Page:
People are more willing to get a COVID-19 vaccination when they know how many other people in their community plan to get one, researchers report.

Public health messaging that touts the accurate percentage of people who intend to receive vaccines is more effective than a campaign focused on the dangers of refusing vaccination.

That’s according to a pair of new research papers that make use of a longitudinal study about COVID behavior around the world—one of the largest academic social science surveys ever conducted.

The survey assessed people’s knowledge about COVID-19, their beliefs about and use of preventive behavior, and what they believe about others’ behavior. The survey found that people severely underestimate vaccine uptake in their communities.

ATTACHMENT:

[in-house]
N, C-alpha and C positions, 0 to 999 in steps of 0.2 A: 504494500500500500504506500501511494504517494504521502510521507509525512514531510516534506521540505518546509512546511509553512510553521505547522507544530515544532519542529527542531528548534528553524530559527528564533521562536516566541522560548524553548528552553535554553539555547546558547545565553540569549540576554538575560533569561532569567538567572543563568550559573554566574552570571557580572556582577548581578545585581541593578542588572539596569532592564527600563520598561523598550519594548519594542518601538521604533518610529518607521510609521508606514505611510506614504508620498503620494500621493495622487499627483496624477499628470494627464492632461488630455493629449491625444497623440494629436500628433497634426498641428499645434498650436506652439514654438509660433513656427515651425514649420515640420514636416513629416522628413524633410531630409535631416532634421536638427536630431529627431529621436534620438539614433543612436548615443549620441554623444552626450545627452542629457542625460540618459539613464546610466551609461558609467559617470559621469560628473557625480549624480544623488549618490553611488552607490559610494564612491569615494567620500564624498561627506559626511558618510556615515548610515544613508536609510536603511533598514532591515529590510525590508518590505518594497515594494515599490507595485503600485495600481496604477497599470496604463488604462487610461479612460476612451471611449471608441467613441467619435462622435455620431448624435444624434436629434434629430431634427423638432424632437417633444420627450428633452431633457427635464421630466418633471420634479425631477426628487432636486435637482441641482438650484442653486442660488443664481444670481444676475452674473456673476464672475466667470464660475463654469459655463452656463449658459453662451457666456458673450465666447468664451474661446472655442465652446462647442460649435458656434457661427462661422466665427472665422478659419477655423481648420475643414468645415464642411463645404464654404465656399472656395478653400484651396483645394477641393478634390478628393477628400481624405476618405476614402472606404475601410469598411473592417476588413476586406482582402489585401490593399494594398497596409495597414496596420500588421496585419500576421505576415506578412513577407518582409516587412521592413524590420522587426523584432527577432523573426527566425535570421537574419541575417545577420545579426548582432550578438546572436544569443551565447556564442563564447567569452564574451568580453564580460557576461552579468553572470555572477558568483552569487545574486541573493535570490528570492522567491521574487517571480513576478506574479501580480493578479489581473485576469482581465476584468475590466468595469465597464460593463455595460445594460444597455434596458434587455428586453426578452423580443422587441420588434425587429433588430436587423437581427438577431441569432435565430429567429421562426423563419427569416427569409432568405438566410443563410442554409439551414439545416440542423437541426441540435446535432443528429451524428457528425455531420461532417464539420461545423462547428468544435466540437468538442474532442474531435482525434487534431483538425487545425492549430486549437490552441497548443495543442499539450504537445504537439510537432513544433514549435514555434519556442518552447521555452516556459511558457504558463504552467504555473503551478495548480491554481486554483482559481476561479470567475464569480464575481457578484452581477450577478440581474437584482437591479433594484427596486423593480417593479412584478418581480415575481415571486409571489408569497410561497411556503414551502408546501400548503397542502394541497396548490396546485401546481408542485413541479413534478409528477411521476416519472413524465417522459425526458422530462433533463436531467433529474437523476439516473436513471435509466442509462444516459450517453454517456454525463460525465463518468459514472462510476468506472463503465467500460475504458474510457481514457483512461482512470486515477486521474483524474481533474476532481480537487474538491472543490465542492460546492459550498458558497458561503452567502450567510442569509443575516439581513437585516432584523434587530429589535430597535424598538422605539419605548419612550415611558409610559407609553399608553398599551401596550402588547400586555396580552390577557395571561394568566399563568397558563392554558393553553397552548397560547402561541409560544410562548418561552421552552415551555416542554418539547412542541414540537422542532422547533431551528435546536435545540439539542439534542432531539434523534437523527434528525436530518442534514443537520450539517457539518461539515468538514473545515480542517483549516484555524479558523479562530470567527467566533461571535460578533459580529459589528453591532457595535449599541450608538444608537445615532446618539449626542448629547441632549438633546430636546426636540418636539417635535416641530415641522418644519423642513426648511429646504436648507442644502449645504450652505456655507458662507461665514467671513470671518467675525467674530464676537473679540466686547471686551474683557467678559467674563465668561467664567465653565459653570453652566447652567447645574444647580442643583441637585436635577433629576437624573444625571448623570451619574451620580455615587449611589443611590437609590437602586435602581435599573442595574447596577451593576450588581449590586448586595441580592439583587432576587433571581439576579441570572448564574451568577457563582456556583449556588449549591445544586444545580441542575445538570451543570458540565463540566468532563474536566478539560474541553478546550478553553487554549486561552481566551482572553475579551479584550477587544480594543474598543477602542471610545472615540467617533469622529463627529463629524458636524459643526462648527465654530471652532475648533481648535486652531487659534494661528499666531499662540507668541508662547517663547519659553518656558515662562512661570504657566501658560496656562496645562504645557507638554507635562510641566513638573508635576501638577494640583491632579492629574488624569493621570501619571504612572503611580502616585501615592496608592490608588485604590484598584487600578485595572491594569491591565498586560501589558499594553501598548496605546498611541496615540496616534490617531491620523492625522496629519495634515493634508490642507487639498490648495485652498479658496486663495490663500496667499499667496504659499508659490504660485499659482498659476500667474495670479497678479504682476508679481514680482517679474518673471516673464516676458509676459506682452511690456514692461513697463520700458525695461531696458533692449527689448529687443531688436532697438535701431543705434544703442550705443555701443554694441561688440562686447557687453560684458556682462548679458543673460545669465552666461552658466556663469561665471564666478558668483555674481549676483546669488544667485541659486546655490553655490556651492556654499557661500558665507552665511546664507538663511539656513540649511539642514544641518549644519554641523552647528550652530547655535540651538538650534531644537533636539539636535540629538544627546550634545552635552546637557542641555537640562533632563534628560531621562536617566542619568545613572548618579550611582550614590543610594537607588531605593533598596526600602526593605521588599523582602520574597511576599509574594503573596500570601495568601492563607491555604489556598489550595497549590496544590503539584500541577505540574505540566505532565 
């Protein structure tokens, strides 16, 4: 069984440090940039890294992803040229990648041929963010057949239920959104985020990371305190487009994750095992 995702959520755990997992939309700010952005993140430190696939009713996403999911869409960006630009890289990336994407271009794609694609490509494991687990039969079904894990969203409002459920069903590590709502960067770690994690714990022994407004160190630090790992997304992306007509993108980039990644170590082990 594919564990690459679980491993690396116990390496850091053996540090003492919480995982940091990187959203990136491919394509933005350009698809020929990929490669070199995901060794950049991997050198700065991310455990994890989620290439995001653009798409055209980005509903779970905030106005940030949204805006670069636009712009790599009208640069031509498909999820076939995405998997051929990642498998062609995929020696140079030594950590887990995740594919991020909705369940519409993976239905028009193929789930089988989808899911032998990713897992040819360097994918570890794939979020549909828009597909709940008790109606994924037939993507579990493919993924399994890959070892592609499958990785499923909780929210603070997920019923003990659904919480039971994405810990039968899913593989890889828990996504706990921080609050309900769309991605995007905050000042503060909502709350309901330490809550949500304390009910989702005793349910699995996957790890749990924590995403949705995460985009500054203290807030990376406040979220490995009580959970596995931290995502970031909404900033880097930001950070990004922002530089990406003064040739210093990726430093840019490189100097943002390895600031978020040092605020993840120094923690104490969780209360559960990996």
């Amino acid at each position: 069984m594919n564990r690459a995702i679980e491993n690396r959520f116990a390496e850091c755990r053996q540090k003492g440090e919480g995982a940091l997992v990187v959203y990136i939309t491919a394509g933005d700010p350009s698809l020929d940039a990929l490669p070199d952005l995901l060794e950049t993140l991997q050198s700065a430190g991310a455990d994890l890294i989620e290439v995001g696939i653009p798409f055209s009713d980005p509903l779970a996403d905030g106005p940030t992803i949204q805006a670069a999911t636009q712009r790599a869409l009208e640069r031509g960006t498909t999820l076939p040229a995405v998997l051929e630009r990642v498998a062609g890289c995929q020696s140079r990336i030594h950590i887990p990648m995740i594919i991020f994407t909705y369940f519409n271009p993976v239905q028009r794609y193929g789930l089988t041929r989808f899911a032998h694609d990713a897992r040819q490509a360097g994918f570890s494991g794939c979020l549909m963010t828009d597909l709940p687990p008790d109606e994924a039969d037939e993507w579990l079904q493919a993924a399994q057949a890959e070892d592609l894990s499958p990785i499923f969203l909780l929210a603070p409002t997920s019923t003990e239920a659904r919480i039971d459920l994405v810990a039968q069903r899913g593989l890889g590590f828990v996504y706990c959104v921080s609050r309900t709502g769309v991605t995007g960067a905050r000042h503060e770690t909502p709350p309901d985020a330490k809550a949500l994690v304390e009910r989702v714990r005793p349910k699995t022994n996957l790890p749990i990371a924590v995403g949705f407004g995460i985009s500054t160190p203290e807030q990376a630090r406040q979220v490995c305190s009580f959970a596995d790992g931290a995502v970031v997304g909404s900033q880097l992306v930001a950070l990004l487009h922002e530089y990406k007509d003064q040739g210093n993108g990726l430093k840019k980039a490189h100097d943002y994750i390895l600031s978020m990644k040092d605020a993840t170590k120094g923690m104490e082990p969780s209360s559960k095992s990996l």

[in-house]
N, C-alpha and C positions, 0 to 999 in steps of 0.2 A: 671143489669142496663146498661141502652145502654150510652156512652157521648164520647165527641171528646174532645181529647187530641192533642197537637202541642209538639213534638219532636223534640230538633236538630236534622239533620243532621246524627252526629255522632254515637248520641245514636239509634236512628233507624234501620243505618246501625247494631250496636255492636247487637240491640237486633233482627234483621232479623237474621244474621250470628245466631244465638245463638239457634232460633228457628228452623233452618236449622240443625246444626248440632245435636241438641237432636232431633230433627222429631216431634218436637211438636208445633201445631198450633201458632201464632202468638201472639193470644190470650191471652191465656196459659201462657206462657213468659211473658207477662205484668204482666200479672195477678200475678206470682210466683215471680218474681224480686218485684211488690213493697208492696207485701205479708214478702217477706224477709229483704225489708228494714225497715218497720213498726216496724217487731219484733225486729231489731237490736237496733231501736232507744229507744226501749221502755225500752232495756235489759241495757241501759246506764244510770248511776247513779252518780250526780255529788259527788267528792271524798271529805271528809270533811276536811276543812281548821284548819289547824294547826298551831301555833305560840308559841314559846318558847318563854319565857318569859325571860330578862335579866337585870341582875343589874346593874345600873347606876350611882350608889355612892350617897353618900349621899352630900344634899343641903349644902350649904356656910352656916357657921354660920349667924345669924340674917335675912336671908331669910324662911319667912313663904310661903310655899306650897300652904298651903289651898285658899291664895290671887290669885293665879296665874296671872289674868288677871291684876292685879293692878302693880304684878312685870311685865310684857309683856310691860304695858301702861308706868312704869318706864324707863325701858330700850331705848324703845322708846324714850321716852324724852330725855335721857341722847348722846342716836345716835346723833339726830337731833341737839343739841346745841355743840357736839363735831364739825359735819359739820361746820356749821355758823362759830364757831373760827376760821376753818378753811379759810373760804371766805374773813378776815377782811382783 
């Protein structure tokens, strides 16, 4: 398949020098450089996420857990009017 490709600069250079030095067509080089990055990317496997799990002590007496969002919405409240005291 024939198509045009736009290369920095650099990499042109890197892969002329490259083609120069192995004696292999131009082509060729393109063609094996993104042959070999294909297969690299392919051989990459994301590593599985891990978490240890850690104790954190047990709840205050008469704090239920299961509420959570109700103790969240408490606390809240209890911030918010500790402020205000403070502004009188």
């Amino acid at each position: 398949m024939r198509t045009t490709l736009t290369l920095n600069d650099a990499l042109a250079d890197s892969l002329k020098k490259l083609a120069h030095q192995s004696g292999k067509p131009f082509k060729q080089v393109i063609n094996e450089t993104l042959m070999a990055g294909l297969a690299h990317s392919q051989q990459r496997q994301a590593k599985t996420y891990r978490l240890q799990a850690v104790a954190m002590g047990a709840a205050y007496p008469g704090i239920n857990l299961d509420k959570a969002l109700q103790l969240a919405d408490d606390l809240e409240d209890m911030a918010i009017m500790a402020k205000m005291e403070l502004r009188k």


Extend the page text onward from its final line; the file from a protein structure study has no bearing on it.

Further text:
Correcting those mistaken beliefs has major benefits.

“Our study shows that accurate information about what most other people are doing can substantially increase intentions to accept a COVID-19 vaccine,” says Avinash Collis, assistant professor of information, risk, and operations management in the McCombs School of Business at the University of Texas at Austin and coauthor of the two papers.

Read the full article about vaccine information at Futurity .